Kevin Richey, representative for the sheriff’s deputies union, argued that the process is already transparent. He said the agreement the union negotiates with the county has to be approved by county commissioners in a public meeting and once it is approved, it is available to the public.
“The way we’ve been doing things isn’t broken,” he said.
For now, the city of Spokane will wait for the result of Lincoln County’s legal battle.
But City Councilman Michael Cathcart, who sponsored Proposition 1 last November as he simultaneously ran for (and ultimately) won a seat on the council, has no such patience.
“I do want to absolutely be sure that we are going to follow the charter – it is now the law of the land,” Cathcart said.
But Cathcart and Proposition 1’s supporters shouldn’t expect to saunter into a negotiation session anytime in the near future.
The city is in negotiations with three unions, including the Spokane Police Guild. But because those talks began prior to the passage of Proposition 1, the ground rules for the negotiations have already been set, according to the city’s legal department.
“Those ground rules are in place, and they’re not going to change,” said Marlene Feist, a city spokeswoman.
That means details of the city’s ongoing talks with the Police Guild – which has gone without a new contract since 2016 – won’t see the light of day.
The city’s next set of negotiations isn’t set to begin until late this year, when it embarks on forging a new contract with its largest union, Local 270, which includes the city’s clerical and maintenance workers.
In the meantime, the city is waiting for guidance as the appeal of Lincoln County’s rules makes its way through the courts. There is no guarantee, however, that legal precedent will be set before negotiations begin.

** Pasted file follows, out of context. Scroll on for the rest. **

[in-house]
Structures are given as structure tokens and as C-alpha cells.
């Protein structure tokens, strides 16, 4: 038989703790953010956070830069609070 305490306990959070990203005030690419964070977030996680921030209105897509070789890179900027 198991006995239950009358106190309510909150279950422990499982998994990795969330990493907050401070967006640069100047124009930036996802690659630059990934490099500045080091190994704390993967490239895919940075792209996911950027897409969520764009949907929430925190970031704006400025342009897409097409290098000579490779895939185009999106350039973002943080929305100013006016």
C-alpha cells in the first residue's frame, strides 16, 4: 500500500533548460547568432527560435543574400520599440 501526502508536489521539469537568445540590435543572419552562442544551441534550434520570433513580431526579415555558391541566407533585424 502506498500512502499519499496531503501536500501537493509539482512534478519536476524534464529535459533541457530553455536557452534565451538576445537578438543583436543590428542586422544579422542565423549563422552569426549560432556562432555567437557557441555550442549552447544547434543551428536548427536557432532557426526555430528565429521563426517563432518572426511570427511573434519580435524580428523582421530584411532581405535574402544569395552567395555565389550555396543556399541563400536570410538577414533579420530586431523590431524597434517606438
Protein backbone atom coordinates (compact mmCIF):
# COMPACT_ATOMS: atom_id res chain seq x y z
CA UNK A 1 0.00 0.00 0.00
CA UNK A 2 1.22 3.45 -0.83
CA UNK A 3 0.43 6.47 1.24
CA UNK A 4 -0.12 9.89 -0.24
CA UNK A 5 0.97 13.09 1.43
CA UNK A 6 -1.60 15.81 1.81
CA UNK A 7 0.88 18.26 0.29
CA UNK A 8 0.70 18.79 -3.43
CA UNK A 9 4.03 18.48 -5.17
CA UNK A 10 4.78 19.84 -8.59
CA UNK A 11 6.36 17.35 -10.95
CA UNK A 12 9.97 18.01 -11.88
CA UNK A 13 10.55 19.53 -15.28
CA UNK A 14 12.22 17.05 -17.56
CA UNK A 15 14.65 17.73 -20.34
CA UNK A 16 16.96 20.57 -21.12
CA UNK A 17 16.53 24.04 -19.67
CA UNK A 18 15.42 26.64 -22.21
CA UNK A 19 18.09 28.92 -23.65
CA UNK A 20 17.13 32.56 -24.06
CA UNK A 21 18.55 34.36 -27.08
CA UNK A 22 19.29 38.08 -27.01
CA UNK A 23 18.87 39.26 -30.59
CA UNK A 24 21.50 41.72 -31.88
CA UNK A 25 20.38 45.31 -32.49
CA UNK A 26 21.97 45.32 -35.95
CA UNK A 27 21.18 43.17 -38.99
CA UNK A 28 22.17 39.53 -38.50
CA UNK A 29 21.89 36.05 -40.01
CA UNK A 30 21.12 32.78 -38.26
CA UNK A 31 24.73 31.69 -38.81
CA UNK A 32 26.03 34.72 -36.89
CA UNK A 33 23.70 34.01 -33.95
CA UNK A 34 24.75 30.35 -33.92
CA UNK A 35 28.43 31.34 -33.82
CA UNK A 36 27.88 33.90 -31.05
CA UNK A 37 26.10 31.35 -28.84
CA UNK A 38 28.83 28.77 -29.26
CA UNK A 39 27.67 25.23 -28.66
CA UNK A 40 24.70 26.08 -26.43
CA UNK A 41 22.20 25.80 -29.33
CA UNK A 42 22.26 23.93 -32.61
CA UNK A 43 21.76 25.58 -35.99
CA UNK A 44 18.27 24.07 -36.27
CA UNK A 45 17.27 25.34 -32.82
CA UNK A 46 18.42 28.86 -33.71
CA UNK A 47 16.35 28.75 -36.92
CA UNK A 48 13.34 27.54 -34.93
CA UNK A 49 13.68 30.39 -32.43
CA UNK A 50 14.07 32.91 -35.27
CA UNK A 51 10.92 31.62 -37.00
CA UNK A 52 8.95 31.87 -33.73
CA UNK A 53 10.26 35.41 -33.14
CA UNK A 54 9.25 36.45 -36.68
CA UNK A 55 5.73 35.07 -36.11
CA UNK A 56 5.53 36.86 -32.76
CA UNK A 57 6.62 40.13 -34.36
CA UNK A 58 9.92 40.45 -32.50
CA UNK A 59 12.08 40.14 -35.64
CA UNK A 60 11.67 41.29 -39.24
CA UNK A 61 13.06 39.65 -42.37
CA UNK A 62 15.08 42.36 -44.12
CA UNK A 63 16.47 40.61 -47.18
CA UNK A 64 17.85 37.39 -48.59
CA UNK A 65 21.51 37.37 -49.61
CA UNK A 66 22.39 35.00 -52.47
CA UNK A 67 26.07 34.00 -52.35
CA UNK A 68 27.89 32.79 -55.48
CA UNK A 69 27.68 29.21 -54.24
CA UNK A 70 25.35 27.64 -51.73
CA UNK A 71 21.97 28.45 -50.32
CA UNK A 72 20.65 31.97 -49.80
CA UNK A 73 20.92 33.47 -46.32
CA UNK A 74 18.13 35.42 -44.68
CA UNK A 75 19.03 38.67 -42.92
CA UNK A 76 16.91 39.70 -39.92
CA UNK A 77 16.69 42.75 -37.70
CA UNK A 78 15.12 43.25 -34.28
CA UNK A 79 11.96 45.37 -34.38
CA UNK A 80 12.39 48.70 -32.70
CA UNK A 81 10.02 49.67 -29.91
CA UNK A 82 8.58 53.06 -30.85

As amended by Proposition 1, the city’s own charter appears to be in conflict with the decision by the Public Employment Relations Commission in Lincoln County. If it doesn’t negotiate in public, the city will be in violation of its own charter. If it tries to unilaterally impose open negotiations on city unions, their leadership could cry foul.
Under the template laid out by the commission’s decision, the city can ask that negotiations be public as the two parties establish ground rules.
Cathcart doesn’t believe the city should ask – it should just follow its own charter.
“I think it shouldn’t be a request. I think it should be the position of the city that it is in the charter, and this is the way it’s going to be,” Cathcart said.
Cathcart believes that by enshrining the rule in the city charter, with voter support, Spokane has separated itself from other communities that have attempted to mandate open collective bargaining.
“I think that there is a much different weight that it brings to the table when it comes to maybe a judicial opinion on how this is enforced,” Cathcart said. “And so I think the position of the city should be we enforce the charter until a judge tells us otherwise.”
Currently, the city administration spearheads negotiations with public unions. The City Council has to sign off on the finalized agreement and may receive updates throughout the process in executive session, but the negotiations are not open to public view.
Opening union negotiations to public view is supported by right-leaning organizations such as the Freedom Foundation and Washington Policy Center, but implementing such policies is a work in progress.
Without guidance from a court, “we’re going to end up with legal questions,” Feist said.
Councilwoman Lori Kinnear opposed Proposition 1, voicing concern that it “compromises negotiations.”
“You have that third party that is interpreting what both sides are doing or saying. It’s not a pure process at that point,” Kinnear said.
Kinnear also said that maintaining such a “pure process” is a priority.
Spokane Firefighters Local 29 is already in open negotiations with the city, so Proposition 1 isn’t an immediate concern. But in the future, union president Tim Archer said he has reservations. He would be hesitant to voluntarily agree to open negotiations.
“My biggest concern would be political posturing,” Archer said.
But if the courts make it clear that unions must comply with the city charter, “by all means we’ll embrace it,” Archer said.